Ladies and gentlemen, today I hit the 50,000 word mark and was declared a NaNoWriMo (National Novel Writing Month) winner. This is the first time I have written a full-novel with a beginning, middle, and end. I  have never been so relieved to finish something in my life (well, pretty darn close). I started out two days ago almost a whole week behind schedule. This was gnawing at me, as the gaps were caused by a three-day lull because of my visit to Seoul and various other commitments. But today, with two of my classes cancelled, I went into typing overdrive and took out over 10,000 words in the past two days.

Writing has always been therapeutic for me. I started blogging at the urging of a professor and I just kept on typing. I have been writing in composition books since my early, early elementary days, writing stories of my wildest imagination. Maybe it’s why I became an English major. Moreover, the Fulbright lifestyle has allowed me time to write with literary abandon after school.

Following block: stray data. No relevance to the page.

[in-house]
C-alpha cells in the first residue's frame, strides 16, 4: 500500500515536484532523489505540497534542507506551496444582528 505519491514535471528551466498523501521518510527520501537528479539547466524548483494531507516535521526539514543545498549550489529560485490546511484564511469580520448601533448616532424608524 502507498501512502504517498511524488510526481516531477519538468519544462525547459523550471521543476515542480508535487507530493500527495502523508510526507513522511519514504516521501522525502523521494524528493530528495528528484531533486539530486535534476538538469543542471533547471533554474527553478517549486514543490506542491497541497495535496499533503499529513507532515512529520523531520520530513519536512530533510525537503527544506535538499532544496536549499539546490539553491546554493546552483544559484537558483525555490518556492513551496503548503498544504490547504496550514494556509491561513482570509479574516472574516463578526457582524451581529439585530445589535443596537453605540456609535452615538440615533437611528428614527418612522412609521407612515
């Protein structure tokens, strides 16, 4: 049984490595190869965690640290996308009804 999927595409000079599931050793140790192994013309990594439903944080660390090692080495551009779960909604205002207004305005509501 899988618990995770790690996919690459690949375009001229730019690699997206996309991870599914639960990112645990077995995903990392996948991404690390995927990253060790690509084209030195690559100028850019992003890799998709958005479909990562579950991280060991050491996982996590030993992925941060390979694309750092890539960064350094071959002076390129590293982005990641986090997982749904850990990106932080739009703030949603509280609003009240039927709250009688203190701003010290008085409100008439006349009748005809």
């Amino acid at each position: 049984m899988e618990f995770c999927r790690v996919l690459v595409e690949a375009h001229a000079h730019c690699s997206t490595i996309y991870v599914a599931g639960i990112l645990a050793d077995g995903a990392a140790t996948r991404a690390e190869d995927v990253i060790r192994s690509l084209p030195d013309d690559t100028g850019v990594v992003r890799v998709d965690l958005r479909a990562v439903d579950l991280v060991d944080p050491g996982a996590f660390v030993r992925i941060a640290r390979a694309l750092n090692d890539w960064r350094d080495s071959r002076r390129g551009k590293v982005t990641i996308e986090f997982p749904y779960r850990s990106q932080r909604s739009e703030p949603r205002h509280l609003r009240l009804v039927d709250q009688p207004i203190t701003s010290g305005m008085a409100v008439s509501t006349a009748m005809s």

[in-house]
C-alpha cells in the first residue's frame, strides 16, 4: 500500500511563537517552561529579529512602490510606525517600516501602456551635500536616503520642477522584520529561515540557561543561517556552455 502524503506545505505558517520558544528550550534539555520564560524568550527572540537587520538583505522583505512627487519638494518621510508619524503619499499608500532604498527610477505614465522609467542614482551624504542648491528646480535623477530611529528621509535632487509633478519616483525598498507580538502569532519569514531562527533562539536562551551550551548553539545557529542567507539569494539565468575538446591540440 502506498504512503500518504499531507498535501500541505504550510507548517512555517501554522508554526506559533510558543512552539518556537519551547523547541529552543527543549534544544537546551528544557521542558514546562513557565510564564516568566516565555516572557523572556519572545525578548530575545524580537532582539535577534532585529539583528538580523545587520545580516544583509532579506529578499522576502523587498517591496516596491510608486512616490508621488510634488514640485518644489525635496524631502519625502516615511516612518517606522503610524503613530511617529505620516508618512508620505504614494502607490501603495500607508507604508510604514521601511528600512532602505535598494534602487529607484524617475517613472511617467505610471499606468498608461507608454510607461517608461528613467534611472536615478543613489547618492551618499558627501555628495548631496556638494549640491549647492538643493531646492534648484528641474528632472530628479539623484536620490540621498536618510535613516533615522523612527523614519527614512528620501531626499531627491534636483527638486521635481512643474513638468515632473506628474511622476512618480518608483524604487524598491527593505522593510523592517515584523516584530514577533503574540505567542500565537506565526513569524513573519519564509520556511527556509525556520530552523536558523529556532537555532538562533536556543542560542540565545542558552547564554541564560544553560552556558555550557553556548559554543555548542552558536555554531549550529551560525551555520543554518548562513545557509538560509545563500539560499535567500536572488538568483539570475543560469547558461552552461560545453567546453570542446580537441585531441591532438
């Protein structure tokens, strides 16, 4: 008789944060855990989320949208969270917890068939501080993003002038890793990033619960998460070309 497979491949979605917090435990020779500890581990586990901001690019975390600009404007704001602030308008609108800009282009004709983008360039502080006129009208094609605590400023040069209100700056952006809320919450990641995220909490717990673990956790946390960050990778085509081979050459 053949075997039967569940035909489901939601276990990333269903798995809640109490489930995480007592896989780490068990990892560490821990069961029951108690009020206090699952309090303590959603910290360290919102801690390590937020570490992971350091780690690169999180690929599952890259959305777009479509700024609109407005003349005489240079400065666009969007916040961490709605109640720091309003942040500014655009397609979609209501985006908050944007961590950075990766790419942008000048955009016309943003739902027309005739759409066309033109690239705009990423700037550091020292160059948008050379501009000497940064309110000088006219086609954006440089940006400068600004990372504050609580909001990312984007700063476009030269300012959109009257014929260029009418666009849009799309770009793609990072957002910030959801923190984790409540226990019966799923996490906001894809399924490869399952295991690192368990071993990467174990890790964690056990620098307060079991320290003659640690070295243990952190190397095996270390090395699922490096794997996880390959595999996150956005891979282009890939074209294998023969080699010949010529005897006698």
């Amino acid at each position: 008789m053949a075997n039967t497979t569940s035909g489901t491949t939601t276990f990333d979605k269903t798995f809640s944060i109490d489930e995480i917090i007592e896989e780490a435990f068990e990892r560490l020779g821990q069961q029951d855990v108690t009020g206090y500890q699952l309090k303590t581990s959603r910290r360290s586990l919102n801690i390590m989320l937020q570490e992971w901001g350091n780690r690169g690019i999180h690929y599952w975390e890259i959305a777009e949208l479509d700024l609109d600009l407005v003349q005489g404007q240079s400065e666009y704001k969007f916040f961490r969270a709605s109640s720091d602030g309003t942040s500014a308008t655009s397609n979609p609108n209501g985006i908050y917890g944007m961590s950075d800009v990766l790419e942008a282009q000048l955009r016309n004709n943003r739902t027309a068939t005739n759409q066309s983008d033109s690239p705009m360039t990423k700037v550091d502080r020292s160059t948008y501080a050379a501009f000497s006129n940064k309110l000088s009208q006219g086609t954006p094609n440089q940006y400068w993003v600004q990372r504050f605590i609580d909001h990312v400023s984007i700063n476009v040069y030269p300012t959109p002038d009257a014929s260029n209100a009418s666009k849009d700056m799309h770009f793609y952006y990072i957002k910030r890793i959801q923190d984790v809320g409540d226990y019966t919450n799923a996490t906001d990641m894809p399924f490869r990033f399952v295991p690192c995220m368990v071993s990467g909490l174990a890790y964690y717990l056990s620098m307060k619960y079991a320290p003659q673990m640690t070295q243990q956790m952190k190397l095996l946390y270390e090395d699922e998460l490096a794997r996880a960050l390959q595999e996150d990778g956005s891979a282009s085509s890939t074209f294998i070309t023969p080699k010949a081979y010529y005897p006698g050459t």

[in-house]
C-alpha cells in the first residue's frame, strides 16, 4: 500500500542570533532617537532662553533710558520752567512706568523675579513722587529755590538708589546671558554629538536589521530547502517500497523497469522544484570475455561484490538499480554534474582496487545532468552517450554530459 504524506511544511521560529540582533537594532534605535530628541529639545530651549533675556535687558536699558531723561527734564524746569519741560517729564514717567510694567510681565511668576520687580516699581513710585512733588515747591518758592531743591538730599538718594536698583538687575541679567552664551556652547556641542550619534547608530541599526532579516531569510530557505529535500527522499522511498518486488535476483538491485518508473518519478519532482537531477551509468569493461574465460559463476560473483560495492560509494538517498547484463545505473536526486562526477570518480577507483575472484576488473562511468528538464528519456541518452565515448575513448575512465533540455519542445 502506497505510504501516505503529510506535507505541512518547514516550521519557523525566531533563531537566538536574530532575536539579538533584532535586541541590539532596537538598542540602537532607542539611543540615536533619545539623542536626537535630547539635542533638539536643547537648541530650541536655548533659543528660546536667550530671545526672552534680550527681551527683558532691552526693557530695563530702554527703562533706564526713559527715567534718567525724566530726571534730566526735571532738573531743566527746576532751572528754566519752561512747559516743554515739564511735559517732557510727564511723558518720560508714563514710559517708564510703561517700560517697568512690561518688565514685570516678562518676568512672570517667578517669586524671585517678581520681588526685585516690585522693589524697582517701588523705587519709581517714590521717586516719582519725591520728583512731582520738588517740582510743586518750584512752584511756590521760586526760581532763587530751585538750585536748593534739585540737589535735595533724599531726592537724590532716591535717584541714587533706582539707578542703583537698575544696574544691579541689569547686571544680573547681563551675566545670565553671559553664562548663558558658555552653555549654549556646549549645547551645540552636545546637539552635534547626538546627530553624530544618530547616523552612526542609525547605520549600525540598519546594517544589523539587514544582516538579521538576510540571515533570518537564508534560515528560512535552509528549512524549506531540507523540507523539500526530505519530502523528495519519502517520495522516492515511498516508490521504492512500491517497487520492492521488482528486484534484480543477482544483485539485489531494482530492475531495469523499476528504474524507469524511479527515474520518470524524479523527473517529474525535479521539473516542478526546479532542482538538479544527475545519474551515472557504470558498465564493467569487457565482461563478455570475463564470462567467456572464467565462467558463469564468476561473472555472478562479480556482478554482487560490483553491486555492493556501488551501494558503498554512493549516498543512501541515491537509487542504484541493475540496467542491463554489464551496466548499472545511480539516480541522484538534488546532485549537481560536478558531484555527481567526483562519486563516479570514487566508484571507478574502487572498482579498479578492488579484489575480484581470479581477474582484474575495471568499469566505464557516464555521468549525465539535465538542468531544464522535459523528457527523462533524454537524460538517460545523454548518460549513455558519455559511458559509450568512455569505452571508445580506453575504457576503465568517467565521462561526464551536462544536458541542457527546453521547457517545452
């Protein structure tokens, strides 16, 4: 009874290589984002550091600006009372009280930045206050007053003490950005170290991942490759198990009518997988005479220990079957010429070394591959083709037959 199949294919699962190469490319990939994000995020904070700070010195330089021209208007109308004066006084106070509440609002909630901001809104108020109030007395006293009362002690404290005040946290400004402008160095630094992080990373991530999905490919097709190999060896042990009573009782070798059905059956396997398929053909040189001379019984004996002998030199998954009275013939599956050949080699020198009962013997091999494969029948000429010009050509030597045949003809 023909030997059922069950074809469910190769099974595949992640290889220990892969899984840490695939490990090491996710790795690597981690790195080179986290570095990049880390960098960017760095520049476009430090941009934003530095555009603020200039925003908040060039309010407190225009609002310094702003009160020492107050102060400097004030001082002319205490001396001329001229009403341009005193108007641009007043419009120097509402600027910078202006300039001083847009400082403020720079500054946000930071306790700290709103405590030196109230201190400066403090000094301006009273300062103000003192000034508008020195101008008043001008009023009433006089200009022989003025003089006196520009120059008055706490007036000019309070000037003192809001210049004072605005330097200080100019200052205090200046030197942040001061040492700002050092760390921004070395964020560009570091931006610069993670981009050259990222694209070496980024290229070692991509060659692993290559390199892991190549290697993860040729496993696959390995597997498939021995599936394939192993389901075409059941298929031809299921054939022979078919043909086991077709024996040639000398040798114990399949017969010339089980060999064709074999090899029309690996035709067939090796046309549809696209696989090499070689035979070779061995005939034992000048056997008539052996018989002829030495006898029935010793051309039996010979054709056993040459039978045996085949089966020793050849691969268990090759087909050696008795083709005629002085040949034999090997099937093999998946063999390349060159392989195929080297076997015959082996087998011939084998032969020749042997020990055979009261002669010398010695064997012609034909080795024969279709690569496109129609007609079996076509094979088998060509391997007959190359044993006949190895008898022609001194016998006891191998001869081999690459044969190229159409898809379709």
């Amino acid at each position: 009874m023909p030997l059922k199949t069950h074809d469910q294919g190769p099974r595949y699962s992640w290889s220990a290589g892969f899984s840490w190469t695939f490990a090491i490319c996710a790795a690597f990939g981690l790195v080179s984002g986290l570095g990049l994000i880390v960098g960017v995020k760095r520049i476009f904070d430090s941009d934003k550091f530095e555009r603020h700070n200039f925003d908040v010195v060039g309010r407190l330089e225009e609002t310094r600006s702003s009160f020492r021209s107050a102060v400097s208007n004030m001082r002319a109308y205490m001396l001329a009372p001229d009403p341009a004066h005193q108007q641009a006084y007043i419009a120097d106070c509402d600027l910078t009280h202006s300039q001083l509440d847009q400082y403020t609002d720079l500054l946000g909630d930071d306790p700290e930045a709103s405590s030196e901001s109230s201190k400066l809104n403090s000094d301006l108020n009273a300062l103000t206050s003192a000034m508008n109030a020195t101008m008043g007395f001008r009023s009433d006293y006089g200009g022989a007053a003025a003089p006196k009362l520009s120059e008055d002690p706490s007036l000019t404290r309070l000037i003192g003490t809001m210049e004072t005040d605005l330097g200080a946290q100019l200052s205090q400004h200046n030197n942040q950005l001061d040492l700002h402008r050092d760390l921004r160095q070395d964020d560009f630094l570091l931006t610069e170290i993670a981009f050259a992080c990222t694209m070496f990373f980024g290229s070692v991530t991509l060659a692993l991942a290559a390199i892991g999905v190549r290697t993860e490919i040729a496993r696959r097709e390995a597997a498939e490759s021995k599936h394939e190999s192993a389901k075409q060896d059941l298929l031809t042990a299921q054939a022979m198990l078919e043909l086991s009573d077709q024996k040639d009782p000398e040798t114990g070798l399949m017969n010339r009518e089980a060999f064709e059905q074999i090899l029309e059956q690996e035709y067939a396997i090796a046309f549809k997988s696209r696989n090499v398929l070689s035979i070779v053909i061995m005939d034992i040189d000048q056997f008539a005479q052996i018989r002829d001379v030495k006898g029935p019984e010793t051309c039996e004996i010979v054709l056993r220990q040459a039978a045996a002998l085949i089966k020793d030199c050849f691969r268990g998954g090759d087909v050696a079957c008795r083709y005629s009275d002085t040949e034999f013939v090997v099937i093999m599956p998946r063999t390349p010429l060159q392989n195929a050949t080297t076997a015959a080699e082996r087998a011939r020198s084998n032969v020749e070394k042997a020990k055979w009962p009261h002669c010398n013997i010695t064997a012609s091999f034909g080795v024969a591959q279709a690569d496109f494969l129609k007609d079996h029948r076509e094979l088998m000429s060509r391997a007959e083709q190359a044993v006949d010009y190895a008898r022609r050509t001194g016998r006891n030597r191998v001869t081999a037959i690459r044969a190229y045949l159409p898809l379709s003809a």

I simply love the art of writing.

What I love about writing is that I don’t write for anybody but me. Selfish? Maybe. However, I love being able to write fiction for my own enjoyment. It’s one thing I don’t produce for the masses and its comforting to know that I have created something that I can turn back to in the future.

Now with NaNo over, I can focus on regular blogging and clear thinking. Here’s to creativity, here’s to writing, and here’s to the month that was November.

geon bae!


A Weekend in Seoul: Near Perfect

This weekend, I made my second trip to Seoul. Perhaps the only downfall of my teaching location is that I am in the city farthest from the capital city. I love Seoul; it’s one of my all-time favorite cities. When Fulbright announced the yearly Thanksgiving dinner hosted for ETAs, I immediately reserved my spot and a plane ticket.